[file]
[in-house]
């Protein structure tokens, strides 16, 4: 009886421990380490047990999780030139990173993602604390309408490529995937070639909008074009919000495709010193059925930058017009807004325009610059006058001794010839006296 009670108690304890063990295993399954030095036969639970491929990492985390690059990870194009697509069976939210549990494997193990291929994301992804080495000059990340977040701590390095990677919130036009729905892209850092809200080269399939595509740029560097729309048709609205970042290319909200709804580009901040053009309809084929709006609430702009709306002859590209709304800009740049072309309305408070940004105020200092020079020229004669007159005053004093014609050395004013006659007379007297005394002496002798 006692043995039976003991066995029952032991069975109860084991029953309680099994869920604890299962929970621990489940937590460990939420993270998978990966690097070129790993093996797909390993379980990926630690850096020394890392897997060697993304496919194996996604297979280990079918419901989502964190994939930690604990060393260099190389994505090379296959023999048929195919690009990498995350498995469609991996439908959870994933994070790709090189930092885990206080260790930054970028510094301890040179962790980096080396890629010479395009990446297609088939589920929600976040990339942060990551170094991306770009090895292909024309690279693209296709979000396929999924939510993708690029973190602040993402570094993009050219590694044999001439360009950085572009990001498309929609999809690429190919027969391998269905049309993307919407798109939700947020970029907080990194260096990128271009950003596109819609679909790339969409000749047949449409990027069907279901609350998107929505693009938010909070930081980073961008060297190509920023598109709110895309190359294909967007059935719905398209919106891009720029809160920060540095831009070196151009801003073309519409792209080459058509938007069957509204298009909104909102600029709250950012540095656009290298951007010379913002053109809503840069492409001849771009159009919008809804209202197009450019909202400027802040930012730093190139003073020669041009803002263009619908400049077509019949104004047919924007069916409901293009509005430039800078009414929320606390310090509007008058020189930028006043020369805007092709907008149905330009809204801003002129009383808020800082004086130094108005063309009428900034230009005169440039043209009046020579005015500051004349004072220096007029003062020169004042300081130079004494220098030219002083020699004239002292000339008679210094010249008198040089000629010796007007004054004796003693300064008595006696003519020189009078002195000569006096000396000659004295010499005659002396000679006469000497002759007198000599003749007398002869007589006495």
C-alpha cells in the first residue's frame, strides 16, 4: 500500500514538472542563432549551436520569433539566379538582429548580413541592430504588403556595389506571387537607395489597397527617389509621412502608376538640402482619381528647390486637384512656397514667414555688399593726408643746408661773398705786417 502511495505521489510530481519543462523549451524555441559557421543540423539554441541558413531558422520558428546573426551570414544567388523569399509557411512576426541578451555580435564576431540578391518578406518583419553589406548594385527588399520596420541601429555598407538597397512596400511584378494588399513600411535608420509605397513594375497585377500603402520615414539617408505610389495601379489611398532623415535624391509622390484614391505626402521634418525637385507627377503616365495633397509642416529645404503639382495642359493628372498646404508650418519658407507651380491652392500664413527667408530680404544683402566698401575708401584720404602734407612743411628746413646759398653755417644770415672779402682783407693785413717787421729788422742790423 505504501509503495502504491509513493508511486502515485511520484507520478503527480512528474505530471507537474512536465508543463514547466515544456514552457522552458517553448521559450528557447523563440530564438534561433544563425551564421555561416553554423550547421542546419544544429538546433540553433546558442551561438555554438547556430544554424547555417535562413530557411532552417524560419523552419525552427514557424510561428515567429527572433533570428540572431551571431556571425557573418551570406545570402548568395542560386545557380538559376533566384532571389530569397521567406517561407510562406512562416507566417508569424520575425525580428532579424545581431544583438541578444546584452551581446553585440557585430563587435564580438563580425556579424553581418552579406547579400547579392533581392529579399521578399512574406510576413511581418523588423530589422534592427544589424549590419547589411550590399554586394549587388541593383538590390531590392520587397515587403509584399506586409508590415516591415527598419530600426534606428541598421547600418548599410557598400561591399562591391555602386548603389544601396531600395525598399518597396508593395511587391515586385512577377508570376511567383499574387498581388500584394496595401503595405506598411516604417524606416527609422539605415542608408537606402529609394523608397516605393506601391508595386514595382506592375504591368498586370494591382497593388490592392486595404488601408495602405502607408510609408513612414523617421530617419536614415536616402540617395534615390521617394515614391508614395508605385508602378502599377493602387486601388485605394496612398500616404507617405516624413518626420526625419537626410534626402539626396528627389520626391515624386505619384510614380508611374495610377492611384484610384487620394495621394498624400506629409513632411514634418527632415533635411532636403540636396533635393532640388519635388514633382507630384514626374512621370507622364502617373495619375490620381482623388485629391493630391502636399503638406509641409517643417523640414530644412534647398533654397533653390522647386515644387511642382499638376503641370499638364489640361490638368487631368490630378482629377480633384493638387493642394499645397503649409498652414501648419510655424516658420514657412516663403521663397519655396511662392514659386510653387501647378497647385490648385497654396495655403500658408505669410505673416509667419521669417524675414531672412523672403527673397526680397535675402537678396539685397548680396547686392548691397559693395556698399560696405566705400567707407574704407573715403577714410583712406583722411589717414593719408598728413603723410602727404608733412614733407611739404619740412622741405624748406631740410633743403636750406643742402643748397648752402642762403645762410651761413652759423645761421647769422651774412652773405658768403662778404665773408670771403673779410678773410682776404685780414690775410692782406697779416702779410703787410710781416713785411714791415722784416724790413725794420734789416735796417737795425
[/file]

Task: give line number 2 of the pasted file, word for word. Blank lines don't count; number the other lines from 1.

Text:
């Protein structure tokens, strides 16, 4: 009886421990380490047990999780030139990173993602604390309408490529995937070639909008074009919000495709010193059925930058017009807004325009610059006058001794010839006296 009670108690304890063990295993399954030095036969639970491929990492985390690059990870194009697509069976939210549990494997193990291929994301992804080495000059990340977040701590390095990677919130036009729905892209850092809200080269399939595509740029560097729309048709609205970042290319909200709804580009901040053009309809084929709006609430702009709306002859590209709304800009740049072309309305408070940004105020200092020079020229004669007159005053004093014609050395004013006659007379007297005394002496002798 006692043995039976003991066995029952032991069975109860084991029953309680099994869920604890299962929970621990489940937590460990939420993270998978990966690097070129790993093996797909390993379980990926630690850096020394890392897997060697993304496919194996996604297979280990079918419901989502964190994939930690604990060393260099190389994505090379296959023999048929195919690009990498995350498995469609991996439908959870994933994070790709090189930092885990206080260790930054970028510094301890040179962790980096080396890629010479395009990446297609088939589920929600976040990339942060990551170094991306770009090895292909024309690279693209296709979000396929999924939510993708690029973190602040993402570094993009050219590694044999001439360009950085572009990001498309929609999809690429190919027969391998269905049309993307919407798109939700947020970029907080990194260096990128271009950003596109819609679909790339969409000749047949449409990027069907279901609350998107929505693009938010909070930081980073961008060297190509920023598109709110895309190359294909967007059935719905398209919106891009720029809160920060540095831009070196151009801003073309519409792209080459058509938007069957509204298009909104909102600029709250950012540095656009290298951007010379913002053109809503840069492409001849771009159009919008809804209202197009450019909202400027802040930012730093190139003073020669041009803002263009619908400049077509019949104004047919924007069916409901293009509005430039800078009414929320606390310090509007008058020189930028006043020369805007092709907008149905330009809204801003002129009383808020800082004086130094108005063309009428900034230009005169440039043209009046020579005015500051004349004072220096007029003062020169004042300081130079004494220098030219002083020699004239002292000339008679210094010249008198040089000629010796007007004054004796003693300064008595006696003519020189009078002195000569006096000396000659004295010499005659002396000679006469000497002759007198000599003749007398002869007589006495």